This post really resonates with me. I have never read any Anne Rice novels, probably because I rarely read novels at all—even good ones. But this post entices me to read this novel. Now that I have a Kindle I’m looking for good reads.

    My grown godchild asked me to “prove” the existence of God to her. She accepts nothing outside of empirical evidence, which, of course, I cannot provide for her. She insisted that I must be able to prove God’s existence or something about my belief in God is irrational.

    The best I could do in responding to her was to say words similar to those of Toby O’Dare.

  4. 4 Scott said at 3:14 pm on February 7th, 2011:

    I don’t do Facebook personally, Sandra, but thanks. They were just the words that seemed to fit.

    Ruth Ann, although I don’t think Angel Time is as good as its sequel, it’s not bad at all and it’s pretty important to read it first. It will be hard to understand Toby if you don’t. I read lots of things, from light fiction (which Anne Rice never is) to complex works. Mostly I just read all the time.

    Toby’s words could have been mine in many ways. If you insist on what we commonly call empirical evidence, you are often defining the sort of God you would be willing to accept and which, presumably, you reject. It’s a God that, in some observable, testable way is distinct and separate from the fabric of reality. The Christian God, by contrast, is the God in whom we live and move and have our being. While the Uncreated transcends creation, creation cannot be separated from God. God is everywhere present and fillest all things. You can’t discern physical evidence of that which permeates and sustains every particle, every iota of all that is.The God that you could discern by such means does not exist.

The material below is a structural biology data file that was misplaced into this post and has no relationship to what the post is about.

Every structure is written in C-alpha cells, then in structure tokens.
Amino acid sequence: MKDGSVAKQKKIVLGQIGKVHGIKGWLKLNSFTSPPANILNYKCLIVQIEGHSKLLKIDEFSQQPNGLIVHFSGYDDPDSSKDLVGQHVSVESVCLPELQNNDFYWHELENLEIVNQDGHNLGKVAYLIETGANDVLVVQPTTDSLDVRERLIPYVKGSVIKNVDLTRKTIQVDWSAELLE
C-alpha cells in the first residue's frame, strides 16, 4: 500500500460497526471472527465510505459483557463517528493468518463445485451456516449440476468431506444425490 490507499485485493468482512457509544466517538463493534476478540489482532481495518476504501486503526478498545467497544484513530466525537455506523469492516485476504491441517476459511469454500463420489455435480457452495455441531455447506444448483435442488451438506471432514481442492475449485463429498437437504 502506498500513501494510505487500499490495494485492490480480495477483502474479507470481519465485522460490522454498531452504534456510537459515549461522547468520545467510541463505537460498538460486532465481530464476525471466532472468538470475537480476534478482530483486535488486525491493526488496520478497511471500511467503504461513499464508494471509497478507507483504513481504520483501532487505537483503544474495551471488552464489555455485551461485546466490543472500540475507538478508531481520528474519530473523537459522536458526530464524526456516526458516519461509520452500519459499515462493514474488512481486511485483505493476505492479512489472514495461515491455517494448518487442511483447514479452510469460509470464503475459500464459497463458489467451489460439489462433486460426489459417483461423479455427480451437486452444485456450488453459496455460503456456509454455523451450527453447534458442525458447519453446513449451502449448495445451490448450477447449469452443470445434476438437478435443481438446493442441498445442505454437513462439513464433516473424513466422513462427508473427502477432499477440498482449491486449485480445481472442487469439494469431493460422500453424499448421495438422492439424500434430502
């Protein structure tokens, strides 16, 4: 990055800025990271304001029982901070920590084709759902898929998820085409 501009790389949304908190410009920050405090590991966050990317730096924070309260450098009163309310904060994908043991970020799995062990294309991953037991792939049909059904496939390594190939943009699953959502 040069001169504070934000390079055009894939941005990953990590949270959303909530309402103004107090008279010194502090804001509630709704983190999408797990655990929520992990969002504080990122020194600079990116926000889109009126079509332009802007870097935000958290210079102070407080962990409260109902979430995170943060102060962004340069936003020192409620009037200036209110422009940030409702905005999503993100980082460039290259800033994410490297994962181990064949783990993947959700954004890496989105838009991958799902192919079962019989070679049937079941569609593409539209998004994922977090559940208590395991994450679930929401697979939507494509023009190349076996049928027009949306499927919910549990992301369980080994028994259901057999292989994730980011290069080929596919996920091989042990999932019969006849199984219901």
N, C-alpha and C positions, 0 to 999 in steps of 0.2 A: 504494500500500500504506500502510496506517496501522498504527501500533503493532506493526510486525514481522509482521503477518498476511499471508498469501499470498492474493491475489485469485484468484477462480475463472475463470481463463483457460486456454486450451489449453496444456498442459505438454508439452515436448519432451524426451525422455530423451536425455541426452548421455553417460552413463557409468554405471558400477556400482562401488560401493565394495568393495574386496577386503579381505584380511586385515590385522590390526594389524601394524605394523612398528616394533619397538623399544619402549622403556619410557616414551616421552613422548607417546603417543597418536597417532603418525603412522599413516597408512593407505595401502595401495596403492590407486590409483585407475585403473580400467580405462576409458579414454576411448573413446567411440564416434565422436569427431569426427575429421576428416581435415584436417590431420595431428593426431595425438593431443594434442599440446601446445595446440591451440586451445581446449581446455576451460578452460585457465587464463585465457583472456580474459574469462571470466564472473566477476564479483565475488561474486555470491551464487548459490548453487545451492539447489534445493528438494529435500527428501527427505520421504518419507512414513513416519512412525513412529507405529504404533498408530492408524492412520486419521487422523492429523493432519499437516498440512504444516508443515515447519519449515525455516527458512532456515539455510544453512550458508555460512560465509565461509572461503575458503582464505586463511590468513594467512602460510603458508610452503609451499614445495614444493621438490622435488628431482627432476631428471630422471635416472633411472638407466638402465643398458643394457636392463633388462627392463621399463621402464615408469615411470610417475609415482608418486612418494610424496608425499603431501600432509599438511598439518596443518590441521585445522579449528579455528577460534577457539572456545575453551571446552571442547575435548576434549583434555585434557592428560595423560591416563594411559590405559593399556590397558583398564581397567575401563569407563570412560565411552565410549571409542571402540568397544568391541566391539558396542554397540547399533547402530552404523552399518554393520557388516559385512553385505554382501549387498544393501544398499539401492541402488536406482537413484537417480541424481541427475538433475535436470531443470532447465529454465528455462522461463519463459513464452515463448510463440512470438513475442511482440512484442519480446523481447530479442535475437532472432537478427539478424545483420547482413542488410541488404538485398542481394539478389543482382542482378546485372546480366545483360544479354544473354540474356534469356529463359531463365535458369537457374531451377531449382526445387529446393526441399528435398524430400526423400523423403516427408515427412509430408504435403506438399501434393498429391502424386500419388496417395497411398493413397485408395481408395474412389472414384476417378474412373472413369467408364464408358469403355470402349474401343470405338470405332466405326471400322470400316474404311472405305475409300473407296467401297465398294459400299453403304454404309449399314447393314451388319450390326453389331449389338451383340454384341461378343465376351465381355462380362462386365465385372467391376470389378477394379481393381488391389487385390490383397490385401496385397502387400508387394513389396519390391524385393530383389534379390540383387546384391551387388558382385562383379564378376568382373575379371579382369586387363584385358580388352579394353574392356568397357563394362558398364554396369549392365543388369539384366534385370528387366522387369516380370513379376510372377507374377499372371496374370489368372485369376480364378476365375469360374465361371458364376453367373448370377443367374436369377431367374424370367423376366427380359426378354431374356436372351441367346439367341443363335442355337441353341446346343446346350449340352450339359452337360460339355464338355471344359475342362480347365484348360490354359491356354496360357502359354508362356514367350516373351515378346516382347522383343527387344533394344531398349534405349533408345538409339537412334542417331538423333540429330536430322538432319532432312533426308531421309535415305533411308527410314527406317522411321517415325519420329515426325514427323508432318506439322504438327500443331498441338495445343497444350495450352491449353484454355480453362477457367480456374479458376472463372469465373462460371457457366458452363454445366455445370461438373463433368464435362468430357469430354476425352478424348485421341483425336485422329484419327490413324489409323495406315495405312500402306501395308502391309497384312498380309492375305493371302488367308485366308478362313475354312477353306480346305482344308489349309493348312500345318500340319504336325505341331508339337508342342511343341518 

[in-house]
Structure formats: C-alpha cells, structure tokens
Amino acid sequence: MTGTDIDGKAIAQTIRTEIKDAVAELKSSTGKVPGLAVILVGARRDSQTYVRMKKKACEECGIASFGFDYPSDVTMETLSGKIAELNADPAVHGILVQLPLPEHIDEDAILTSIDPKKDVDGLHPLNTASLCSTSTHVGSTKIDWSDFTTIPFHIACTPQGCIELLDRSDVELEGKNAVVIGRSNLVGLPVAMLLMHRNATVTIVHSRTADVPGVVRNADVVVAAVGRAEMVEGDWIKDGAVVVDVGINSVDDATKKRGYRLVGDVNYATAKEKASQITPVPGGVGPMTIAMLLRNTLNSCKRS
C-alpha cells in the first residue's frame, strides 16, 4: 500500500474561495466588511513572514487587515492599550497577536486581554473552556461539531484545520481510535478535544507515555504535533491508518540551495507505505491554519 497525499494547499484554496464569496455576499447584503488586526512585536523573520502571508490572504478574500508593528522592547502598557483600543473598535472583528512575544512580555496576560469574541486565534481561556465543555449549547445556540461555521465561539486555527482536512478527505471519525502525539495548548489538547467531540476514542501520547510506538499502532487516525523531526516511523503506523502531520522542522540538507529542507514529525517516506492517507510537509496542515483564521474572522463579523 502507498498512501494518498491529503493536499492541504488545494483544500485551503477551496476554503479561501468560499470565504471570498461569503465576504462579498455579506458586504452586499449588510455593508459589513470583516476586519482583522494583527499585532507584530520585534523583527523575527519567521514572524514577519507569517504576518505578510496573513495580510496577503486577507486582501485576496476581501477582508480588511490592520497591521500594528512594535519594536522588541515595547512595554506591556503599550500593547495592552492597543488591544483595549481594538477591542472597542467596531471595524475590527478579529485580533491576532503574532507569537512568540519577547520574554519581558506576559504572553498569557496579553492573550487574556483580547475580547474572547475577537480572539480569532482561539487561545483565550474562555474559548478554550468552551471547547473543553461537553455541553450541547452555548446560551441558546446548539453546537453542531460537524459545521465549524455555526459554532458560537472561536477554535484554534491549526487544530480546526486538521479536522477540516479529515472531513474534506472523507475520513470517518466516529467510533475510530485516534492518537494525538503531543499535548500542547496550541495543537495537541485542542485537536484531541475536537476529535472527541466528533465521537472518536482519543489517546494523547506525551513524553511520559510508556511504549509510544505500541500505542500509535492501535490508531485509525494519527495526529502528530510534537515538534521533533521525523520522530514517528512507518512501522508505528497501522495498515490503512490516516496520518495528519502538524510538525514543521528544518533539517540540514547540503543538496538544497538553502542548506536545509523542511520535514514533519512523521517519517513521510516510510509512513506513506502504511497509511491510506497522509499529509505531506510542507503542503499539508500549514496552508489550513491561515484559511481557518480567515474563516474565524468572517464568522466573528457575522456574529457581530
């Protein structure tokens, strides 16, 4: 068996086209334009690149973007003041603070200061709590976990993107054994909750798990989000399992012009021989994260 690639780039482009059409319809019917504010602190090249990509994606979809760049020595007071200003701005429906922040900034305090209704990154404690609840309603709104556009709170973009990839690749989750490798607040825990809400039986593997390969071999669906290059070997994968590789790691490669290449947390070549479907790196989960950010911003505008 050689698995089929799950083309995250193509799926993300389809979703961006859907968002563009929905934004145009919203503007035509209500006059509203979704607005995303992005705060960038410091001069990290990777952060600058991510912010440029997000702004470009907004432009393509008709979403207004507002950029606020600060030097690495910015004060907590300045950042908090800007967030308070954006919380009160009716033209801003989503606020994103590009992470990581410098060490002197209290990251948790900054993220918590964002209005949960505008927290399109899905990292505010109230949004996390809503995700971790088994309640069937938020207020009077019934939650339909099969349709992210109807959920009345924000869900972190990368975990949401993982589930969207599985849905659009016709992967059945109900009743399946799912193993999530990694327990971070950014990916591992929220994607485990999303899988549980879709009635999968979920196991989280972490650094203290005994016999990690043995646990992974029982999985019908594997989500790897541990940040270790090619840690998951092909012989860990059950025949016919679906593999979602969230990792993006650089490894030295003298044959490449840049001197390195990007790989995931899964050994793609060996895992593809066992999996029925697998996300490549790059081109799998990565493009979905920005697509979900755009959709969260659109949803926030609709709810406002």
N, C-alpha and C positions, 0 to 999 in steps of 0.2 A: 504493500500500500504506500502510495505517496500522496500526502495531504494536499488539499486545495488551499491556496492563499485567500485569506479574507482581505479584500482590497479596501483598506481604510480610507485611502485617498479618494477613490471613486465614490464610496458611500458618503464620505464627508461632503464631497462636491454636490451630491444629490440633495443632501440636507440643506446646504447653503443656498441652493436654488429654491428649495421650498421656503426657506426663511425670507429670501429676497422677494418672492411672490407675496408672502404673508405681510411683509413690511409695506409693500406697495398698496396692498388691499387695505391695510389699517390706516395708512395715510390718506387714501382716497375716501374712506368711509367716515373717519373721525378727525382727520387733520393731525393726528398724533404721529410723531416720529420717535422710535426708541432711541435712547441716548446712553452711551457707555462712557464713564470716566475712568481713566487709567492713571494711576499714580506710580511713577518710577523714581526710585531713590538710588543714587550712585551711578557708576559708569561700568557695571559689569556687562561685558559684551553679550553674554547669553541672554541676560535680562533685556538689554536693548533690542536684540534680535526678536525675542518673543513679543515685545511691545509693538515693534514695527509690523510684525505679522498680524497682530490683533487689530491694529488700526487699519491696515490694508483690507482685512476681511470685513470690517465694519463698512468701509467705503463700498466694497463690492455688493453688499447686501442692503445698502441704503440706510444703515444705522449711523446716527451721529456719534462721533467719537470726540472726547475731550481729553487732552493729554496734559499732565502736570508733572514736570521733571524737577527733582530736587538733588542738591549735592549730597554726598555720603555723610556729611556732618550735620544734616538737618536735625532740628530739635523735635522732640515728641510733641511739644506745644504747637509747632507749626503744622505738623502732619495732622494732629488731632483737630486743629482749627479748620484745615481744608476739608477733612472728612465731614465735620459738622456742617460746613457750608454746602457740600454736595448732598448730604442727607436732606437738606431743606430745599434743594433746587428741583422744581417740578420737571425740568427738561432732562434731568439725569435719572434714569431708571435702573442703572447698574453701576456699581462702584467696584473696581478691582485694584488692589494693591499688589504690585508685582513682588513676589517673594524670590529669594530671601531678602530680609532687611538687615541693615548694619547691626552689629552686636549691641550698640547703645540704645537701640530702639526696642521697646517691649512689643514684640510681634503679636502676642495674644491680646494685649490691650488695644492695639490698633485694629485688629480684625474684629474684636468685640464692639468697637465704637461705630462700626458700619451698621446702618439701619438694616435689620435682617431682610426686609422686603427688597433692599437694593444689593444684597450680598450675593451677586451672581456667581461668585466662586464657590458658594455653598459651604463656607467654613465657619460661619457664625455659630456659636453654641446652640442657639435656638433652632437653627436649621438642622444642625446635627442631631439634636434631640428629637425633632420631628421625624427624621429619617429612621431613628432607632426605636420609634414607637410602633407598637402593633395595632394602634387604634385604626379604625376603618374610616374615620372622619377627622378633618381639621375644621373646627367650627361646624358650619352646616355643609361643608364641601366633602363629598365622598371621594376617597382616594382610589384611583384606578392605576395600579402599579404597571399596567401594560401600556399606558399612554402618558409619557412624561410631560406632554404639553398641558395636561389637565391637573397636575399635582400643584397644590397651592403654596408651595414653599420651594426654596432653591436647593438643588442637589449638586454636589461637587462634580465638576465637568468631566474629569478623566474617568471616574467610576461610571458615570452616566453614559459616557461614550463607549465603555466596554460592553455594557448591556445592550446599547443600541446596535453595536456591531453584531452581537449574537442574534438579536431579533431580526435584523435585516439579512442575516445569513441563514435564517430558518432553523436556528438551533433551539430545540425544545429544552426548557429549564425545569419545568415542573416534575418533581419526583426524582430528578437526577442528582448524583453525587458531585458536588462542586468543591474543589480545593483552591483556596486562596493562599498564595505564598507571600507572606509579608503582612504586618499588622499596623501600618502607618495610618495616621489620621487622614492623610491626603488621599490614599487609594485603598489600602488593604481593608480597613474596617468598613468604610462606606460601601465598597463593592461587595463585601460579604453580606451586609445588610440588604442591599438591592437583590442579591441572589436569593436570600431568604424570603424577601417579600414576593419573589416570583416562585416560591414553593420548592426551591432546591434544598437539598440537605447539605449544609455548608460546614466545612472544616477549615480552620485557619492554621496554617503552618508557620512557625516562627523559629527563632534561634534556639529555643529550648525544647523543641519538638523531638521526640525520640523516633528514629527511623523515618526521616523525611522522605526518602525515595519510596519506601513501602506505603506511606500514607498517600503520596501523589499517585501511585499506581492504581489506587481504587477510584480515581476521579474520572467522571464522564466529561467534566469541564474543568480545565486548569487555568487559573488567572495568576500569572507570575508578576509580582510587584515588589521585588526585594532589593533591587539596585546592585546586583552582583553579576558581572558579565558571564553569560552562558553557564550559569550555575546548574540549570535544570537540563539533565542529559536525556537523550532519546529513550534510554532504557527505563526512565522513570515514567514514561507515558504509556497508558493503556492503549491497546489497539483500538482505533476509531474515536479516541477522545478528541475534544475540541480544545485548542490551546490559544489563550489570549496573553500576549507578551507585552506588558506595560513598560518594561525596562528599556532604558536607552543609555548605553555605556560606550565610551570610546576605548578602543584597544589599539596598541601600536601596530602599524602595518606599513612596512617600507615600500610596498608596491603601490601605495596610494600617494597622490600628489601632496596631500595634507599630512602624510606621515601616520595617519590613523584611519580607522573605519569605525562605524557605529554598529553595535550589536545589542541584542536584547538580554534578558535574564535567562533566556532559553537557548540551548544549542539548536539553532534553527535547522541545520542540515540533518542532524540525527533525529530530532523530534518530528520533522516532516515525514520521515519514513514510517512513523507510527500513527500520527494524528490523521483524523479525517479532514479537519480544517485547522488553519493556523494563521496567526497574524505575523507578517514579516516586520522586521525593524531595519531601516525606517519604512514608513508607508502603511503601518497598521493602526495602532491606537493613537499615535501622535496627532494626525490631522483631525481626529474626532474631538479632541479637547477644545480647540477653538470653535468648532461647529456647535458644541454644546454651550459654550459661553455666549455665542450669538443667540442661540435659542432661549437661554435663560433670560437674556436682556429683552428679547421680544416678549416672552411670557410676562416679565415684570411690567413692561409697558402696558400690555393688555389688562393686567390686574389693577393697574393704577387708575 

I like Fr. Thomas Hopko’s phrase, “You can’t know God, but you have to know him to know that.”

    Which is not to say that Christianity is, in any way, an irrational faith. It’s not at all. Nor is it a faith without evidence. But as the fullness of the revelation of God is in Jesus of Nazareth, the empirical evidence for Christian faith is mostly historical. If you do the hard historical work, you will discover that everything about Jesus of Nazareth, up to and including the Resurrection, is reasonable and fits the evidence we have. N.T. Wright has done some solid work in that area, but he’s hardly the only one. I particularly recommend The Resurrection of the Son of God since, to my eyes, Christianity rises and falls on the resurrection. But that won’t prove God. It simply demonstrates that Christian faith is reasonable and begs the question, “What then is your explanation for the rise of Christianity?”

    Ultimately, though, there is something at least counter-intuitive, if not irrational about love — especially the radical love as the ground of reality which Christianity proclaims. And I would rather love and be irrational, than be rational and fail to love. Christian faith invites us to join with God in love and live a life shaped by love. But it is an invitation and one we are free to decline.